Current Data

U.S. Cannabis Spot Index down 1.6% to $1,105 per pound.

The simple average (non-volume weighted) price increased $26 to $1,212 per pound, with 68% of transactions (one standard deviation) in the $455 to $1,969 per pound range. The average reported deal size increased nearly 6% to 3.1 pounds. In grams, the Spot price was $2.44 and the simple average price was $2.67.

The relative frequency of trades for outdoor flower increased by 2%. The relative frequency of transactions involving indoor and greenhouse product both decreased by 1% week-over-week. Warehouse flower’s share of the total reported weight moved contracted by 6% this week. The relative volume of outdoor product expanded by the same proportion, while that for greenhouse flower was flat compared to last week.

The U.S. Spot Index fell by 1.6% this week to settle at $1,105 per pound. The overall decrease in the national composite price was due to a greater prevalence of lower-priced outdoor flower observed in the supply mix this week. From a state-level perspective, declines in California and Washington State accompanied the downturn in the U.S. Spot, although going rates in smaller markets such as Alaska, Illinois, and New Mexico also provided negative pressure on the national average. It is possible that this week’s decline signals the beginning of a post-4/20 slide in wholesale prices that has been observed nationally and in virtually all of the major markets in both 2017 and 2018, as we detailed in our report for April 19th. However, regulatory turbulence in California and Michigan may result in upward pressure on wholesale rates in the weeks to come, while prices in the other major markets of Colorado, Oregon, and Washington have demonstrated relative stability recently.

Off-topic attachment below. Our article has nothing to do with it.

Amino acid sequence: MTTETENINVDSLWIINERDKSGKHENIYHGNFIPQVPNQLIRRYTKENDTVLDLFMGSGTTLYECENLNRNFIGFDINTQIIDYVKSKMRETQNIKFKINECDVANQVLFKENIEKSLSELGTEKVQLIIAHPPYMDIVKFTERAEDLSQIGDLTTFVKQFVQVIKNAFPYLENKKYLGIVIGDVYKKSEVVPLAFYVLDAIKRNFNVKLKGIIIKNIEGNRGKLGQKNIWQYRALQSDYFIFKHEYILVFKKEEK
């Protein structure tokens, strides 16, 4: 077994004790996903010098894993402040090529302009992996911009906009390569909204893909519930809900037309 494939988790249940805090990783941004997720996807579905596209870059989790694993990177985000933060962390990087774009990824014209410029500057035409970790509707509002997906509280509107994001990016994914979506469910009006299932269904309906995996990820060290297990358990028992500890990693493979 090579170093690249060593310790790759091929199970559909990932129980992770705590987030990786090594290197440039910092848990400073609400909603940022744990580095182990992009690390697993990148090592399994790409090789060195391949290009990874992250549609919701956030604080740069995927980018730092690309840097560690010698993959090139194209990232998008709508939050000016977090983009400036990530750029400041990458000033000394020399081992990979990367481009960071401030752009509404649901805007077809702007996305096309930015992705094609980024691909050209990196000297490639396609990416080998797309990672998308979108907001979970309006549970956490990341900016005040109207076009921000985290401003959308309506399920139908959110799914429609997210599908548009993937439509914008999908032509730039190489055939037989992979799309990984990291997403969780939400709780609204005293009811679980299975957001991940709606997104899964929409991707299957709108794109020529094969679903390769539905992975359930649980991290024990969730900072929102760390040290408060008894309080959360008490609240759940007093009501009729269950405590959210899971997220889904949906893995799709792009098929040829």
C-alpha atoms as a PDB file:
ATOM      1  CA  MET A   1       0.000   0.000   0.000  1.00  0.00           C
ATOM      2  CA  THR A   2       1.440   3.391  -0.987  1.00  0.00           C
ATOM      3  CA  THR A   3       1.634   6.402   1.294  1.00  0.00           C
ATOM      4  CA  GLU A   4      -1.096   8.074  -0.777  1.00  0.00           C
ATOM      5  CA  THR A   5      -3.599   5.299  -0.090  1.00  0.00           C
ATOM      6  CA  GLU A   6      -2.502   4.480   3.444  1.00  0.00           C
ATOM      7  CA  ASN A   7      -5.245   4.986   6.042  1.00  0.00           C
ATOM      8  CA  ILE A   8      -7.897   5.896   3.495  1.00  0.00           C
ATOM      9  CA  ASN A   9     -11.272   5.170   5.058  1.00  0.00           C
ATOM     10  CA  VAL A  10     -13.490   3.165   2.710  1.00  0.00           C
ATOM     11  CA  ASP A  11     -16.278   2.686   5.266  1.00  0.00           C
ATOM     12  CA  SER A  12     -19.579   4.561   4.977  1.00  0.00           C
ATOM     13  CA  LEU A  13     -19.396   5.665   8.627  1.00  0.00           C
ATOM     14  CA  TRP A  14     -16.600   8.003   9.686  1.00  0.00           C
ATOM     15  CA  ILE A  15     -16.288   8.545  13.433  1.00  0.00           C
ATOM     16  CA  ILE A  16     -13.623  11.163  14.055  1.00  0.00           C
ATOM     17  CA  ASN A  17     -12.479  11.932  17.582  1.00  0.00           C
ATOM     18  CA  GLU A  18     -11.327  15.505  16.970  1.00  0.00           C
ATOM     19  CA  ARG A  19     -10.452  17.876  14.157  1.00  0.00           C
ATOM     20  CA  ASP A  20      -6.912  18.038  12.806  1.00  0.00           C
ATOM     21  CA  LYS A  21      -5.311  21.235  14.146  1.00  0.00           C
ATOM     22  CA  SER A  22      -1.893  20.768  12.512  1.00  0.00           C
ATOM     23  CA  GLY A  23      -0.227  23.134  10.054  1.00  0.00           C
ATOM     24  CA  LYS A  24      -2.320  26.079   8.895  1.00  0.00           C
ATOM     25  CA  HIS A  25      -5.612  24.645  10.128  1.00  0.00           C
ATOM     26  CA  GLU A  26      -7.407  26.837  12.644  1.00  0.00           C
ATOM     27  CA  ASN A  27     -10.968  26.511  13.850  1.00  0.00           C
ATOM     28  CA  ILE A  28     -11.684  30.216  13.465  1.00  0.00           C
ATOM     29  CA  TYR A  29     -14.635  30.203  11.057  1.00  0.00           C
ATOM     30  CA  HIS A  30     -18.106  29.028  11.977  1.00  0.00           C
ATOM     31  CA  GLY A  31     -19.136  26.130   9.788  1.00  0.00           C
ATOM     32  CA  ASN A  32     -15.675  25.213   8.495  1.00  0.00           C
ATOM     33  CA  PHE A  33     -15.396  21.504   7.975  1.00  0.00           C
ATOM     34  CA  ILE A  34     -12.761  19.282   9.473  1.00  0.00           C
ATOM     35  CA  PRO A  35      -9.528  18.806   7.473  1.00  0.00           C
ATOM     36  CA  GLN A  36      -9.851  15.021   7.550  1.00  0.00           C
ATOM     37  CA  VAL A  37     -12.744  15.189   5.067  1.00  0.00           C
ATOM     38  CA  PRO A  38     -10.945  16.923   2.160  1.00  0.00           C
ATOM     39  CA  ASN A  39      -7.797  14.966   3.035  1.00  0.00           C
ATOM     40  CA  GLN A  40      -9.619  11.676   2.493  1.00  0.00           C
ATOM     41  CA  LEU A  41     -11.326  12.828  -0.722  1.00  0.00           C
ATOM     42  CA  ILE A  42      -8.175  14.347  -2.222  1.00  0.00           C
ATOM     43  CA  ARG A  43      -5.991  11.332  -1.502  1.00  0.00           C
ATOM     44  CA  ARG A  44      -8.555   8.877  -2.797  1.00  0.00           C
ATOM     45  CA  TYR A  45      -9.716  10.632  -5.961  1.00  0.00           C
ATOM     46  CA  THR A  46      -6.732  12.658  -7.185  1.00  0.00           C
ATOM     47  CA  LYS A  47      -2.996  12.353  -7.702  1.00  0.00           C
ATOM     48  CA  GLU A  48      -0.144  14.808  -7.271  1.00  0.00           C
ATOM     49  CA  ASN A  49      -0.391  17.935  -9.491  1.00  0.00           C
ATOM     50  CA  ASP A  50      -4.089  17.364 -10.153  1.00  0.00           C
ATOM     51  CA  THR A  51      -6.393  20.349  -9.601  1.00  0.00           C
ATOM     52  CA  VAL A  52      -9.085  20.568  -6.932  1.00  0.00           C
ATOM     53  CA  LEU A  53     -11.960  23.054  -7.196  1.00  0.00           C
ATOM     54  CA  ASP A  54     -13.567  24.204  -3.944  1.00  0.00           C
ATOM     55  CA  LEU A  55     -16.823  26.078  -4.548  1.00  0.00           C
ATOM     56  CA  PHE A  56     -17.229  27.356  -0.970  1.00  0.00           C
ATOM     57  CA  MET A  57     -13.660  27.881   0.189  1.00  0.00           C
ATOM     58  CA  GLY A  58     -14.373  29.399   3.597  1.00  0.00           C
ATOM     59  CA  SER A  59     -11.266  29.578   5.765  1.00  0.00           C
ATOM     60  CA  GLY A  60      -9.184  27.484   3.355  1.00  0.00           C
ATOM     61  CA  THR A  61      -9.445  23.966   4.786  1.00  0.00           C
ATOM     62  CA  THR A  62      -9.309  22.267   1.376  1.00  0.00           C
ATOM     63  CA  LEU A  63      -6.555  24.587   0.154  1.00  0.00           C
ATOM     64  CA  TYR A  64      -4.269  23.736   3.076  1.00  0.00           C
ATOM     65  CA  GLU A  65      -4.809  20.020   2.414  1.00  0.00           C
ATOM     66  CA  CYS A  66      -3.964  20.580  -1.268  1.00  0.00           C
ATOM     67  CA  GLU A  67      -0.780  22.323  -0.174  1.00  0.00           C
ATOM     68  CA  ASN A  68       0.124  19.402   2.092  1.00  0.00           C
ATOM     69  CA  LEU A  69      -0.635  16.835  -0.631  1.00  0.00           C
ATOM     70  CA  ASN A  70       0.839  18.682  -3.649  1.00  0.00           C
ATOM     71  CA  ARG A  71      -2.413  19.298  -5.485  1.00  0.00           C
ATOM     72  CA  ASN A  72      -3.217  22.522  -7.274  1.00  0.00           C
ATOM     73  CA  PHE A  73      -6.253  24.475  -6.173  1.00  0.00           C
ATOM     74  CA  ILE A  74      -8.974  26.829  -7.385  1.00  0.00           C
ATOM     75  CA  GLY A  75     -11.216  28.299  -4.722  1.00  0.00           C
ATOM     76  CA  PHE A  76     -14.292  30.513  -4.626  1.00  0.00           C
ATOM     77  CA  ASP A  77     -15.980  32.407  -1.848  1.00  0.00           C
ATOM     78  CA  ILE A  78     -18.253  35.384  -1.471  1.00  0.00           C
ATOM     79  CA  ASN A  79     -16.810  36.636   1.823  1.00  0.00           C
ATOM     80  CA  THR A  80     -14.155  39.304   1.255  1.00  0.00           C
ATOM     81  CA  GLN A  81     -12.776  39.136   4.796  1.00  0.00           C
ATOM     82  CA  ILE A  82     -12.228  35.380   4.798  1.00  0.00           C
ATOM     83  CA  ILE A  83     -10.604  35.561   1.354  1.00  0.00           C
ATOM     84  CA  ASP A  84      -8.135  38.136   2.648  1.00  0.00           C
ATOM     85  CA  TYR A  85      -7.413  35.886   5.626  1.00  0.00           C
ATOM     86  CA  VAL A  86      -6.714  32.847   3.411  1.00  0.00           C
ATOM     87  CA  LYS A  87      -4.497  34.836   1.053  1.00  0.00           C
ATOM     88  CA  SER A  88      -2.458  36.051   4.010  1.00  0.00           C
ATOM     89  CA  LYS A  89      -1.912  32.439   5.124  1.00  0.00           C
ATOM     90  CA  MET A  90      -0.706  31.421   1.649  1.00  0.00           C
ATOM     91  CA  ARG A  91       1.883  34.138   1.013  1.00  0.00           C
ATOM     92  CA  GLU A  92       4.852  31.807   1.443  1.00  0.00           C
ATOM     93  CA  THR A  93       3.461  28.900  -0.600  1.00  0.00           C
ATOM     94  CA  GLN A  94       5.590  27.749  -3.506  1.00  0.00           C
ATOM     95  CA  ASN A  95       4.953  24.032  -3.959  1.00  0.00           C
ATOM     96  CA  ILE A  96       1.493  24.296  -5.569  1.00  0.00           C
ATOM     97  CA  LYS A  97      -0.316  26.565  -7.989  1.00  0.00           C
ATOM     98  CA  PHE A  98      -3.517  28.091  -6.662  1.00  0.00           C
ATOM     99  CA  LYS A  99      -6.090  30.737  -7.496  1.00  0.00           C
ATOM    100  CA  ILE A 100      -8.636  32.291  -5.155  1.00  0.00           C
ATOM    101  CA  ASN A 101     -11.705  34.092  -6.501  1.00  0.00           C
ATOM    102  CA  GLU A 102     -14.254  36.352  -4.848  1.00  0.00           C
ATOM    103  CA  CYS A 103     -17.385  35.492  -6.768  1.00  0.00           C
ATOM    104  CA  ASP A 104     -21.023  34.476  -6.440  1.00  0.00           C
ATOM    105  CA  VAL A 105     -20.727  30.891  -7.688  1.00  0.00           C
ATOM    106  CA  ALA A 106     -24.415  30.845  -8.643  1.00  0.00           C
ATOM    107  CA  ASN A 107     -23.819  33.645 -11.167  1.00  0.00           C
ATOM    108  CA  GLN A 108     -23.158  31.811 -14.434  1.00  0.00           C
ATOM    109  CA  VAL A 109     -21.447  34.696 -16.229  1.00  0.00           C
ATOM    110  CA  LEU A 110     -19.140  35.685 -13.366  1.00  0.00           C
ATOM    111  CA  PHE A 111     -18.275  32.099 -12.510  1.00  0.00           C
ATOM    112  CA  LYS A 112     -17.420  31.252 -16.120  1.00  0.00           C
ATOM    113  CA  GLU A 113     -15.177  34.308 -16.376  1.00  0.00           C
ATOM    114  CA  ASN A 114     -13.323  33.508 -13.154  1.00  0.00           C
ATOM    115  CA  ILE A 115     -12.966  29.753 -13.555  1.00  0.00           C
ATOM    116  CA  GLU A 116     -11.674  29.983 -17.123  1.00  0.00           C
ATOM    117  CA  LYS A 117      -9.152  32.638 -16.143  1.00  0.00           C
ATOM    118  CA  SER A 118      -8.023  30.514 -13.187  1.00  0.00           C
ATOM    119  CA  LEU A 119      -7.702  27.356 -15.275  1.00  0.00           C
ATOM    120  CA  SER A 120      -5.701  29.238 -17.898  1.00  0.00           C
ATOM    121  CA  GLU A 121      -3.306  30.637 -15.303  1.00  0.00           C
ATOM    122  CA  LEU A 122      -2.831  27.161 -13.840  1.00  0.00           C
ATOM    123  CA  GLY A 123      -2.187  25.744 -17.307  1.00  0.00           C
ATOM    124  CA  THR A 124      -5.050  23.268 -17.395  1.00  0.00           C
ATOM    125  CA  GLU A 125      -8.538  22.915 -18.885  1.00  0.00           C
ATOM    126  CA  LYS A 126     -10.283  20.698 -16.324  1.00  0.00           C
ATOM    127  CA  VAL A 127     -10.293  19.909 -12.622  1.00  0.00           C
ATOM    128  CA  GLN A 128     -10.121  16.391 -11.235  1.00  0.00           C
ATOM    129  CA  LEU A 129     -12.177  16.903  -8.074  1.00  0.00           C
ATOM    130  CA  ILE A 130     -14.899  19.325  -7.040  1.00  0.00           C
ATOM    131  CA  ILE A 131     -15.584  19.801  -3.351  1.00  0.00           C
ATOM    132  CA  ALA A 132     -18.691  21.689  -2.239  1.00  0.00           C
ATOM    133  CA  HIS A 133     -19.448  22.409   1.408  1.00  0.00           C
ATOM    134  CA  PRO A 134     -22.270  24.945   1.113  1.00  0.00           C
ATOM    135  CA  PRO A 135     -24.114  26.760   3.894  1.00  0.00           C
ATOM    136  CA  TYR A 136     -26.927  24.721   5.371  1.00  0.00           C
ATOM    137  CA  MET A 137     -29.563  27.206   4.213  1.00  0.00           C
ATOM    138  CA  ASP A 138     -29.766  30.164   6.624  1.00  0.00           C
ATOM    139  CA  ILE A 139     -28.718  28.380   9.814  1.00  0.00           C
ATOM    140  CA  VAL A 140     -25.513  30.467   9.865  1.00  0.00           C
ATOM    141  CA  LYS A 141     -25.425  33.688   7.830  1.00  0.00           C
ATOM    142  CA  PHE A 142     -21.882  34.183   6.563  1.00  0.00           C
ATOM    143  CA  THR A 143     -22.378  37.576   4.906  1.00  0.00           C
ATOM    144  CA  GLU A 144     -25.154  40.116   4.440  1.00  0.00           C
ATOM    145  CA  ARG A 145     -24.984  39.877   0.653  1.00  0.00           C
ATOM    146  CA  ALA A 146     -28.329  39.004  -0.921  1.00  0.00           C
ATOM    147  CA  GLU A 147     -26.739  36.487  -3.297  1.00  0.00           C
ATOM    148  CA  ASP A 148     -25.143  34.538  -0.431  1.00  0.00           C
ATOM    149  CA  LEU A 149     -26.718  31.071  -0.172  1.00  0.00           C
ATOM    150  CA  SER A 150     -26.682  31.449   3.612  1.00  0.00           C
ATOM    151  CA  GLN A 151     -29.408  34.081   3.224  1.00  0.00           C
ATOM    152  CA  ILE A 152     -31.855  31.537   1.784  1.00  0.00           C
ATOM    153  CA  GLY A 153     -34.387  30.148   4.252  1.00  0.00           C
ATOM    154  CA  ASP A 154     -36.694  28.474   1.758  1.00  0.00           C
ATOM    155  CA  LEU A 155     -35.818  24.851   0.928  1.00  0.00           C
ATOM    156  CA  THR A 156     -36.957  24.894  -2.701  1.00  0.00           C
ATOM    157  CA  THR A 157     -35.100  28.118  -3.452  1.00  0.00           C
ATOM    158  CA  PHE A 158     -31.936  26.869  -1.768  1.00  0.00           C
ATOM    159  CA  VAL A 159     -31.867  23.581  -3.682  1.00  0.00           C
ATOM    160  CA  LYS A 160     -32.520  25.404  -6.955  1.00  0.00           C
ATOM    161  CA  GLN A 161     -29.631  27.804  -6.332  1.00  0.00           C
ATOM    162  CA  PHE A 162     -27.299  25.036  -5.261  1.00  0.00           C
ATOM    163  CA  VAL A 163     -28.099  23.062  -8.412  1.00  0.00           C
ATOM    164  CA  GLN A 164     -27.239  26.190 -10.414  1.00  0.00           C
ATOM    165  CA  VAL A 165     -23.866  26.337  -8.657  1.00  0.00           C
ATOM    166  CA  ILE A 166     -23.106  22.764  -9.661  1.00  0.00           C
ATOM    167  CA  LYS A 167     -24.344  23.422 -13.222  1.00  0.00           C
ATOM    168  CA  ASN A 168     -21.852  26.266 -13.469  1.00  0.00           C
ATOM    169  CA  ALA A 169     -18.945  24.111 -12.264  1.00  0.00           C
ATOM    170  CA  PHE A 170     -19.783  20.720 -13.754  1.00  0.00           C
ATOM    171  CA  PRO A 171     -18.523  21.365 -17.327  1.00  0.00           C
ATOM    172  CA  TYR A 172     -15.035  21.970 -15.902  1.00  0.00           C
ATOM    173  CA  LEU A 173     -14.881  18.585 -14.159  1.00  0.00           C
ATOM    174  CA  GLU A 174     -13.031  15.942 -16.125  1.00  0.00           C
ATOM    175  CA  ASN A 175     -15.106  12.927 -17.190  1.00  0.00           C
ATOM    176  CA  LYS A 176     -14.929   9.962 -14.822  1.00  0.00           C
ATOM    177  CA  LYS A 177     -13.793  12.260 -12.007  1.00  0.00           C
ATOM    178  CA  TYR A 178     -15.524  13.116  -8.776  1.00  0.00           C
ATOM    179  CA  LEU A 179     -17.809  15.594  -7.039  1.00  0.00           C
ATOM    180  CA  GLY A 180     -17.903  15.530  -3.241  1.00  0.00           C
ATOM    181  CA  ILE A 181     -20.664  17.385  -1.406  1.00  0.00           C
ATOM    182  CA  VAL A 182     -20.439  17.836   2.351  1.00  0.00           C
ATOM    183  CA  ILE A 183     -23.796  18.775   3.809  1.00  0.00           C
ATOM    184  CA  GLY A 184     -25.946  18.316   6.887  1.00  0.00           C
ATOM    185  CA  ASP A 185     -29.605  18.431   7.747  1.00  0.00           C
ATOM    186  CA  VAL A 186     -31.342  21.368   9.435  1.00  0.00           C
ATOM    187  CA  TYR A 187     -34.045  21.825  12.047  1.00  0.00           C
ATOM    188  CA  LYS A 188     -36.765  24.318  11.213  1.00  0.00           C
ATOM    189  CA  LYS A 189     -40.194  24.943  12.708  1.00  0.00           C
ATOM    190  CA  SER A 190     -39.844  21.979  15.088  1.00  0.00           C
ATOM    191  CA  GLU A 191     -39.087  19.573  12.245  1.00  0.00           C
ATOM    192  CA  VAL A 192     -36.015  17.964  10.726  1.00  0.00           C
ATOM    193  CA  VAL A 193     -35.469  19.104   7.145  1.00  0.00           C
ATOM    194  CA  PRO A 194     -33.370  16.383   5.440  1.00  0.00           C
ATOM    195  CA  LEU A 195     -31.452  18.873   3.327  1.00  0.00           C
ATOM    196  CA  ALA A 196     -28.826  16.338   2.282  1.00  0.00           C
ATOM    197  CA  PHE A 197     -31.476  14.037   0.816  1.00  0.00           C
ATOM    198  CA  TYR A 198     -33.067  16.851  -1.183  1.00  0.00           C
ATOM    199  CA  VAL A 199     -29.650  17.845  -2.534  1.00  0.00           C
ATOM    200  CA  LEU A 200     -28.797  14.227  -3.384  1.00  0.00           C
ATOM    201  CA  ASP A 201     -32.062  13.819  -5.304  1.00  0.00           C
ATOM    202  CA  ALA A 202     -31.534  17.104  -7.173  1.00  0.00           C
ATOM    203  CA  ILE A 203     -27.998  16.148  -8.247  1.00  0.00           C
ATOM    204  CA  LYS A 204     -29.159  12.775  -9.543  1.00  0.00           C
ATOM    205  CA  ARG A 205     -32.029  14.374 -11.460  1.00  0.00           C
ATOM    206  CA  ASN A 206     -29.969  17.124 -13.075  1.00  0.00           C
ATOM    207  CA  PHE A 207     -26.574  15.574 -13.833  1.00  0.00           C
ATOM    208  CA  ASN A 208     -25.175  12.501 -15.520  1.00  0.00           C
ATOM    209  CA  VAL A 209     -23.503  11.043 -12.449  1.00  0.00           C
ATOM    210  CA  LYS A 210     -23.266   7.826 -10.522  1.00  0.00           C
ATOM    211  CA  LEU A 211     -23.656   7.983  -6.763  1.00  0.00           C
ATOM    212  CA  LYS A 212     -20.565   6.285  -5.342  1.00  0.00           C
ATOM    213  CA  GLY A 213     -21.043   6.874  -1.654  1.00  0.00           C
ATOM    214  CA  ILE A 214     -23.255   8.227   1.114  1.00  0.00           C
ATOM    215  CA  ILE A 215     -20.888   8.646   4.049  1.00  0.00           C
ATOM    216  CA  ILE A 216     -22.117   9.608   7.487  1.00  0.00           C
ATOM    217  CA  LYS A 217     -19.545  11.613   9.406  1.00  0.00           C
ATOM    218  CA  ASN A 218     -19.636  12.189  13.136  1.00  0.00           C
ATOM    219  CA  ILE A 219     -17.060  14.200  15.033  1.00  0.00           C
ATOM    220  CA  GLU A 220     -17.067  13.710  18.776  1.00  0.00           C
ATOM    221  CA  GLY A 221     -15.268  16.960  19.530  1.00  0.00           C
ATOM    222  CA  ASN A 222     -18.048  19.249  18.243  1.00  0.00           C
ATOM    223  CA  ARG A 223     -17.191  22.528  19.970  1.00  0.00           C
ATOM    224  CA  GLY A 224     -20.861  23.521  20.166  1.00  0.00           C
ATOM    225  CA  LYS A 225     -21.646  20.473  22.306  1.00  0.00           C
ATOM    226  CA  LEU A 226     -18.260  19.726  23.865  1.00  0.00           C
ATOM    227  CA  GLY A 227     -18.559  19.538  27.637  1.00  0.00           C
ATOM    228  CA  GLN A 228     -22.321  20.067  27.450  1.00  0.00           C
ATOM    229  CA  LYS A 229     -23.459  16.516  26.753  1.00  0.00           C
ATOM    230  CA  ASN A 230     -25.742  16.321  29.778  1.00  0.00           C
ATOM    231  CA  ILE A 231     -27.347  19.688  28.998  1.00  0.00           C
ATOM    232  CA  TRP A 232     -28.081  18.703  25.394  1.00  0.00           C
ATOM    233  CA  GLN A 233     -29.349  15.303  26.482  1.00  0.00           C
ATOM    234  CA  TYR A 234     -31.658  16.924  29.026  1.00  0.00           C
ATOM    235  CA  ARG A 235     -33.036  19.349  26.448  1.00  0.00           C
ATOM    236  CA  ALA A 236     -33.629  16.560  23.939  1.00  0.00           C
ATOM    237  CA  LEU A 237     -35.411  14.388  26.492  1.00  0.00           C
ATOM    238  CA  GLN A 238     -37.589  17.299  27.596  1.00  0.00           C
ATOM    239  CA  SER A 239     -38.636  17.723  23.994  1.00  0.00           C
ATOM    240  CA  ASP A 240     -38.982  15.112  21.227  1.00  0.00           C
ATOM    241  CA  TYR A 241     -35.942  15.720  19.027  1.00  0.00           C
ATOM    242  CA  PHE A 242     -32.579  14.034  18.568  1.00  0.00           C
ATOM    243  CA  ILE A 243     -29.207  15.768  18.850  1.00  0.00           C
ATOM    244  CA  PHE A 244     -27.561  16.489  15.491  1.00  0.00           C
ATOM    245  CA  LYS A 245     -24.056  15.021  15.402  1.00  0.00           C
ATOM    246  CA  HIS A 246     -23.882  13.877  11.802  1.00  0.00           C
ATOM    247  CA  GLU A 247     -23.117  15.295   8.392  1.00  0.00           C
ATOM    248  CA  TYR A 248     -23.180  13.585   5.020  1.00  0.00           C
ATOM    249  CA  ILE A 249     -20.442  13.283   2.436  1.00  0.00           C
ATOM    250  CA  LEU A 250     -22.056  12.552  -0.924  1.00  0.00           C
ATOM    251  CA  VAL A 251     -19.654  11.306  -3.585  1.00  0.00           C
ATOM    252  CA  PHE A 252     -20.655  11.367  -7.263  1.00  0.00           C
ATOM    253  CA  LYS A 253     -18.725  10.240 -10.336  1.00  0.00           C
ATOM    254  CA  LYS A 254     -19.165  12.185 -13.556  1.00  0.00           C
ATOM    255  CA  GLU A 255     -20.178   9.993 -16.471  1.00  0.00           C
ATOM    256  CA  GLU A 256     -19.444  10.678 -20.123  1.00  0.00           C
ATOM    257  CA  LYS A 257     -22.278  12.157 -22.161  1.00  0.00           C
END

The national volume-weighted price for flower to be sold in adult-use markets declined marginally this week, as decreases in California, Washington, and Alaska outweighed increases in Colorado, Oregon, and Nevada. Prices for medical product were down this week on declines in California, Colorado, Illinois, and New Mexico.